(Written by Sarah)
For today’s post, I will talk about some more changes at LEGO CUUSOO as well as feature a really cool LEGO project; the Labyrinth Marble Maze. Jason, the creator of the LEGO project, contacted me and gave me the inside scoop on how he created the project, so read on. 😉
But first, I sadly must address the death of the LEGO Winchester. Yatkuu, the creator of the LEGO Winchester has taken the news of LEGO’s rejection of the project like a true British gentleman: “I have no regrets here. I knew it was a long shot from the start but I learned a lot from this experience, met awesome people… it was all worth it. Thanks again to everyone who supported the project.” You can read more and get in touch with Yatkuu through his website: MakeTheWinchester.com
Though I am very disappointed that the Winchester was not approved to be made as a LEGO set, I am still 100% behind the idea of CUUSOO and the opportunities it presents to fans. I see this as another learning curve in the ever developing and evolving world that is CUUSOO. We’ve now learned that LEGO is still 100% dedicated to making kid-friendly products and that they will not make any sets that they believe are of a mature content. So it’s something we’ll need to abide by and remember when making LEGO CUUSOO projects.
Speaking of CUUSOO projects, I’m sure many of you have already seen this, but another four LEGO projects have recently made it to 10,000 votes:
➡ LEGO EVE Online Ships – Rifter by czar: CUUSOO EVE Project
➡ LEGO Back to the Future by m.togami: CUUSOO BTTF Project
➡ LEGO Firefly Serenity Playset by tbone_tbl: CUUSOO Firefly Project
➡ LEGO The Legend of Zelda by MINGLES: CUUSOO Legend of Zelda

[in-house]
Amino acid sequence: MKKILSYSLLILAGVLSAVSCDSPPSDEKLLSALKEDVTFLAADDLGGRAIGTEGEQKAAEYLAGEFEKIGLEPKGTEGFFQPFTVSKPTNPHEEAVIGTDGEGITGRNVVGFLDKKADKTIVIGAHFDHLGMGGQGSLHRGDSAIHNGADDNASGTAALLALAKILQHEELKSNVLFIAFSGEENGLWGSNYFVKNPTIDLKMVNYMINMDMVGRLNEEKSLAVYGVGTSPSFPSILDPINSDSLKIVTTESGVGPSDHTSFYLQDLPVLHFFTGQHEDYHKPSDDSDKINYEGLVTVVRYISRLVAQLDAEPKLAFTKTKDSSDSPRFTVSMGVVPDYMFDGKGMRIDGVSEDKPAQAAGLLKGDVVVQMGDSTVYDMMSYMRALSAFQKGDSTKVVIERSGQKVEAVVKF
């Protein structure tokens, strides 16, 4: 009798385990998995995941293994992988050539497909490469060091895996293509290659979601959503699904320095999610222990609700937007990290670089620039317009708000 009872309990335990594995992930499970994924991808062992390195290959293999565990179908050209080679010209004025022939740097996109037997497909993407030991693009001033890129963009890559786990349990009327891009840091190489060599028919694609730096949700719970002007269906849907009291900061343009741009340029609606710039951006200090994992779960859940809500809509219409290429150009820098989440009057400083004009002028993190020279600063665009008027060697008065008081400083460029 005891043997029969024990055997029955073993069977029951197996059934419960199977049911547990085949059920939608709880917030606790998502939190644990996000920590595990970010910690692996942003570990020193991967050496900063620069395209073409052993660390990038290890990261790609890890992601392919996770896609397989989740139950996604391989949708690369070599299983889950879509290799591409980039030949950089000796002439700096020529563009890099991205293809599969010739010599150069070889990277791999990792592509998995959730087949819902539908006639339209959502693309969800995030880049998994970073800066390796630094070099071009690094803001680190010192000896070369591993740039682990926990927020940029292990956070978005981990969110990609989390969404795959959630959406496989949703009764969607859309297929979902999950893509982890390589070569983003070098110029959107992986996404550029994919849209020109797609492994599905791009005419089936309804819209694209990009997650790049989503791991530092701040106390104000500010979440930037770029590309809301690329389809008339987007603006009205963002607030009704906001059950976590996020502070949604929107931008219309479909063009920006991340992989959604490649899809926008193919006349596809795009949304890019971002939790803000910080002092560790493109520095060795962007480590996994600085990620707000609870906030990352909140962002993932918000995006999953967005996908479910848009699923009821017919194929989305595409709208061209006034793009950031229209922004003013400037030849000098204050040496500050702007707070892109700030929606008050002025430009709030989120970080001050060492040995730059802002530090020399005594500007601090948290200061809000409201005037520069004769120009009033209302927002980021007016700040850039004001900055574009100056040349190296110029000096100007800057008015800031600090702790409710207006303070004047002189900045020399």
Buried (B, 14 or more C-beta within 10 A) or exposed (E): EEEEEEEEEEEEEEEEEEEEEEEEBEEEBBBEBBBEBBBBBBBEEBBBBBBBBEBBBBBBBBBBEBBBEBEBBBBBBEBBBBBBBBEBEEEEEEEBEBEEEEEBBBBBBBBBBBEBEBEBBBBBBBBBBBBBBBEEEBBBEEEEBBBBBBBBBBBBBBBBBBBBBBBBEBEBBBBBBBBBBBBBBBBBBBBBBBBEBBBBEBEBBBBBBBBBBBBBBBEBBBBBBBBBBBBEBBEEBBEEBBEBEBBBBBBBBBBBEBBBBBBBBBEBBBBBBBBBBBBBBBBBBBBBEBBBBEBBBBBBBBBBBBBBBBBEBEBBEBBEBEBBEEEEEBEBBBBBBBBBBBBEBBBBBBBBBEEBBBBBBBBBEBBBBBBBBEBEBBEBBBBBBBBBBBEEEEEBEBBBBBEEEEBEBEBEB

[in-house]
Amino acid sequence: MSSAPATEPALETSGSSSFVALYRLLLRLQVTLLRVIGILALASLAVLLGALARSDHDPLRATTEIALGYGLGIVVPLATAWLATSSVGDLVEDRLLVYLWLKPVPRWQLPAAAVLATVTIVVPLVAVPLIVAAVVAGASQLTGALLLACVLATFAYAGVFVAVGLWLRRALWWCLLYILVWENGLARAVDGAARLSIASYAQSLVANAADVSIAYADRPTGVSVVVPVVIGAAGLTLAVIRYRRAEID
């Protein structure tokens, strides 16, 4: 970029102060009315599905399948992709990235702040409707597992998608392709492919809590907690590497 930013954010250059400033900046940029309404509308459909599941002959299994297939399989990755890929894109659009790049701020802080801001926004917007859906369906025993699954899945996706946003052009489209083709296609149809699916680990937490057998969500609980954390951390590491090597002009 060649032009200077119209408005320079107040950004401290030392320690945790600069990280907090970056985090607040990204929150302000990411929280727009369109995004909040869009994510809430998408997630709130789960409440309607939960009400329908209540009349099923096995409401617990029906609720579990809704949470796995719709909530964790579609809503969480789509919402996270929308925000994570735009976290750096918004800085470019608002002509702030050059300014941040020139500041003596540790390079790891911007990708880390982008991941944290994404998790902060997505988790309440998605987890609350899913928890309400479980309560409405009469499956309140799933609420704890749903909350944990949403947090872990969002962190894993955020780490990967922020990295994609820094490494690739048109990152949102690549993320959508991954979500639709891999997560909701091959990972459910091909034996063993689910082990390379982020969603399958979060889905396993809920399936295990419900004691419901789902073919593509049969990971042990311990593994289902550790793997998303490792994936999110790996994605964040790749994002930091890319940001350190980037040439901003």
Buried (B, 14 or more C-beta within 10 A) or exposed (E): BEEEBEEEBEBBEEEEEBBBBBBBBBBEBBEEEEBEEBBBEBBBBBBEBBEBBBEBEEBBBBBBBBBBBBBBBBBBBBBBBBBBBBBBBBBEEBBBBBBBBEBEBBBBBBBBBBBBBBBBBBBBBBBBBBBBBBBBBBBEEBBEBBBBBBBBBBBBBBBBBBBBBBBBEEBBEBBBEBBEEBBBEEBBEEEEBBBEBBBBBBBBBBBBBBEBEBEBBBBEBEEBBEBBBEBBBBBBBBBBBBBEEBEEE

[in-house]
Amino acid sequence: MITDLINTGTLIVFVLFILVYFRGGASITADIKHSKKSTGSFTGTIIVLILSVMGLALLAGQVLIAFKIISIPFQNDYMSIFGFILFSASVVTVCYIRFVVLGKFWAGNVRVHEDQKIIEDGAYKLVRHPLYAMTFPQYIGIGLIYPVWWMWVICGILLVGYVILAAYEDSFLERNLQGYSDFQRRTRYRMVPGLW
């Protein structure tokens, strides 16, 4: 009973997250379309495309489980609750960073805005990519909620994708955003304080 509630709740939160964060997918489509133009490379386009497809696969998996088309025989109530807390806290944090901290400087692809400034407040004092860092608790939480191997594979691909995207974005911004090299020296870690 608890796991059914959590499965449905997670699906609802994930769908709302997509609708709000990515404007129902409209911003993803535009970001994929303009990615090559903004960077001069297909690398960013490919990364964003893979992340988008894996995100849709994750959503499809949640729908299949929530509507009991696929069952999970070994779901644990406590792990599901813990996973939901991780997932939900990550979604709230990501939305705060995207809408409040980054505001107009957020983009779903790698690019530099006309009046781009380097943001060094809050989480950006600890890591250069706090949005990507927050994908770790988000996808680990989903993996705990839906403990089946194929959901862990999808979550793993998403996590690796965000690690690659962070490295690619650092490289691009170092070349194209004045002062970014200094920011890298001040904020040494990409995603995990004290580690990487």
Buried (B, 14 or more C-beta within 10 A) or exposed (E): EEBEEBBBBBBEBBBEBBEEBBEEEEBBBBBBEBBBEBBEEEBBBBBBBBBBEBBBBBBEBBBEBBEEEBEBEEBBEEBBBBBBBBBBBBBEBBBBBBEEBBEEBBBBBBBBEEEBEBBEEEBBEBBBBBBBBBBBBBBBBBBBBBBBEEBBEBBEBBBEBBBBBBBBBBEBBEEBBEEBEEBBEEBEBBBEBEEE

CUUSOO has made a slight change to the review process in that they will do quarterly reviews of all projects that made it to the review phase in time. The next review will start in June. However, they have already decided not to go with the Firefly project since it is too mature. I am very excited for the rest though, and also keeping an eye on the LEGO Modular Western Town as it is very close to 10,000 votes. I hope it makes it in time for June! (If you haven’t voted on this LEGO project yet, you can do so my following the link: CUUSOO Modular Western Town)
One last thing before I get to the very cool LEGO labyrinth, CUUSOO has changed their rules on collaborative projects. Before they didn’t allow it, but now they do. Rule 6 on the CUUSOO Guidelines Page has been updated to reflect the changes. In a nutshell, there is still one project owner, but all collaborators must have their own CUUSOO account and have clearly designated roles in the LEGO project. Everyone must contact CUUSOO within a week of starting the project and provide some basic info.
And now let’s talk about the featured LEGO CUUSOO project of this post: the LEGO Labyrinth Marble Maze! 😀
As explained on the project’s description page, this is a “fully functioning version of a Labyrinth marble maze, featuring interchangeable mazes, a built in removable ball-container and a travel-lock. The mechanics of the maze are actually quite simple; using a set of LEGO Technic axles and lift-arms to control the tilt of the maze”. The great thing about it being LEGO is that you can customize it any way you want to, making it simpler or harder or adding themed elements.
When Jason (aka. Touthomme) contacted me, I was very excited to see such an advanced LEGO model that could appeal to a wide variety of people due to is customizable nature. If this gets to 10,000 votes, I’m not sure what the final product will be, but I certainly hope it has some of those customizable elements that Jason has made. That’s jumping the gun a little, but it’s good to stay optimistic. For now, I’d like to share the process Jason went through in creating the LEGO maze and how it ended up on CUUSOO. Here is Jason’s story: